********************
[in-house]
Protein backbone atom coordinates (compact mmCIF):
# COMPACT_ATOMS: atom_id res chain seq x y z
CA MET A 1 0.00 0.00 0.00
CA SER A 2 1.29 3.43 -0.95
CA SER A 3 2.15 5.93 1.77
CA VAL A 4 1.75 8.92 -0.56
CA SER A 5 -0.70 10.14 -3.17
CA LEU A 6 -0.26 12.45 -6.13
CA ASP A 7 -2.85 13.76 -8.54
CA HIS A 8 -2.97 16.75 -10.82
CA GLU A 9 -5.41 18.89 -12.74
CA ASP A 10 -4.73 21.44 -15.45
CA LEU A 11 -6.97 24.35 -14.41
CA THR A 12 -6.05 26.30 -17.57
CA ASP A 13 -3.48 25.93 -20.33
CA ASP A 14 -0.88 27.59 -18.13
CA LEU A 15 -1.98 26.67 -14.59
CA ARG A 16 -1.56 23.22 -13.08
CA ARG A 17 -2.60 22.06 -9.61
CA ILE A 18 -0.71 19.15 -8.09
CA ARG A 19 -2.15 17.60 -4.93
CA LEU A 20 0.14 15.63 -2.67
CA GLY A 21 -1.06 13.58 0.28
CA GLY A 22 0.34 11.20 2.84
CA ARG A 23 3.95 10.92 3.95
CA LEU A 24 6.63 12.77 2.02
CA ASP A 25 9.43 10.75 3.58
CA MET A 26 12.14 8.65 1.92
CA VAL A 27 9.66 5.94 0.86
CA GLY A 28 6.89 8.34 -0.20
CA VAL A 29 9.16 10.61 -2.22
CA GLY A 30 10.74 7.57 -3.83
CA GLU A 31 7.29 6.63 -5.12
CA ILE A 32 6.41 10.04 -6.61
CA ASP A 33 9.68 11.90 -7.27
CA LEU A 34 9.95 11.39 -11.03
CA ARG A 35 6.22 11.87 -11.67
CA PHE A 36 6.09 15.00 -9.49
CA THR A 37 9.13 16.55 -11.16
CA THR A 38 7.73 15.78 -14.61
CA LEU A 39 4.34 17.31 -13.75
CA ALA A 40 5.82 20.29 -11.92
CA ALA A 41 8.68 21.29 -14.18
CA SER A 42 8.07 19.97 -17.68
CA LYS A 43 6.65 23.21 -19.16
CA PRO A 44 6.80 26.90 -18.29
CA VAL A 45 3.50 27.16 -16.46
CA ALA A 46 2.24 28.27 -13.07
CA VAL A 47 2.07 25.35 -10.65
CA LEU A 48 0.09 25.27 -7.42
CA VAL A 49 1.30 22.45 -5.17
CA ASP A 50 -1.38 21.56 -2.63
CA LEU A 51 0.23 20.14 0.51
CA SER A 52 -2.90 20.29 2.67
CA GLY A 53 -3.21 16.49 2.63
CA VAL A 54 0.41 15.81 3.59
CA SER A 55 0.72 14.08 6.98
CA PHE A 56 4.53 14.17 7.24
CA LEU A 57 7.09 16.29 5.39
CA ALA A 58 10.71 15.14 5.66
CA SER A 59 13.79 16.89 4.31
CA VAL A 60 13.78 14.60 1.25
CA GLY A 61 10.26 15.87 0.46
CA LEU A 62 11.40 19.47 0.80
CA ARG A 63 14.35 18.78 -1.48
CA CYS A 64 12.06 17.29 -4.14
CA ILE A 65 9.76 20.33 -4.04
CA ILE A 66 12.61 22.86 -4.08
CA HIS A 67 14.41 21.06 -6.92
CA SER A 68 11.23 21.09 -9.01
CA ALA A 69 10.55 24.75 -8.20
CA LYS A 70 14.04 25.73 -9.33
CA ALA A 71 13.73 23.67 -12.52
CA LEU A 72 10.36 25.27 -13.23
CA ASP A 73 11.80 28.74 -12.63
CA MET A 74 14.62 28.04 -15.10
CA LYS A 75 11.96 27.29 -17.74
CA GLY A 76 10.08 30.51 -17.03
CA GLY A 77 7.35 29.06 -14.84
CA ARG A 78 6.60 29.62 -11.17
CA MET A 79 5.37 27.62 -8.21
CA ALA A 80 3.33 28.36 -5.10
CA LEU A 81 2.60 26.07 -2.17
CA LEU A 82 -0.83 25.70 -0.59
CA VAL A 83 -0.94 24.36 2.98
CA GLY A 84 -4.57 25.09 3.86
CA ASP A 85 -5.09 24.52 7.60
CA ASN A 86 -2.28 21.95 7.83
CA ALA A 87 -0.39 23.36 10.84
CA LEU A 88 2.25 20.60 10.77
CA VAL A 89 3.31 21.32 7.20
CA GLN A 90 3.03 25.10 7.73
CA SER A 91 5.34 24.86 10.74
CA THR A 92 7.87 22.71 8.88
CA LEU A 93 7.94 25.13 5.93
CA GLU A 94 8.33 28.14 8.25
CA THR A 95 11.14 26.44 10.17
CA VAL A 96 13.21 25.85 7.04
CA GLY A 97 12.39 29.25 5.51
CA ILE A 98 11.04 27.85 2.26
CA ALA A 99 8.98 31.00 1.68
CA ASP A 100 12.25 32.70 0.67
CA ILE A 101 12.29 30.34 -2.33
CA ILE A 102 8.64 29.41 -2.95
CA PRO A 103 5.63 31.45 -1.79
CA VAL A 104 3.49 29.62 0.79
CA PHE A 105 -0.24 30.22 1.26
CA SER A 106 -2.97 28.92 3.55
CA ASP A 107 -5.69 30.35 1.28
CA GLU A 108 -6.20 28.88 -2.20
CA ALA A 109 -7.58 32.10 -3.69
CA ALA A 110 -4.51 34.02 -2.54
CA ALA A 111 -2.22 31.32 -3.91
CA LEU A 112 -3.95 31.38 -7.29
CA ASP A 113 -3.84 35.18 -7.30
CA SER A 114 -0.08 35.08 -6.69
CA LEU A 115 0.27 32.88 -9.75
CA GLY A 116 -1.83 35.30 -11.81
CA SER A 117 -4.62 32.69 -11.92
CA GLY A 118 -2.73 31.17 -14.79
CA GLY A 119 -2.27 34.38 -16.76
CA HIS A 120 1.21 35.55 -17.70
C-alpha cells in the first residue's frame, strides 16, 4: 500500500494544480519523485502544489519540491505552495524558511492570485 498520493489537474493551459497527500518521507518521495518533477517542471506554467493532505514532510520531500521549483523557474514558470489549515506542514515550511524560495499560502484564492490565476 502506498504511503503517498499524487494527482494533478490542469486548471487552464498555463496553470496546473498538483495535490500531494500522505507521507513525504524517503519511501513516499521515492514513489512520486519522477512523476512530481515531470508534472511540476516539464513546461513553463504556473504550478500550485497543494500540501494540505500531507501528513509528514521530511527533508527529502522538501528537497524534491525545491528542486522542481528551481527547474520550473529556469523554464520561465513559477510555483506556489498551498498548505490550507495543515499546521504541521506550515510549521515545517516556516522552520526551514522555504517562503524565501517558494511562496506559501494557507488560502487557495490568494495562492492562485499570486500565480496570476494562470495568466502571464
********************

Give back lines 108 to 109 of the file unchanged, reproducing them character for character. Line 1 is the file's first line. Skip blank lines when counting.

CA PHE A 105 -0.24 30.22 1.26
CA SER A 106 -2.97 28.92 3.55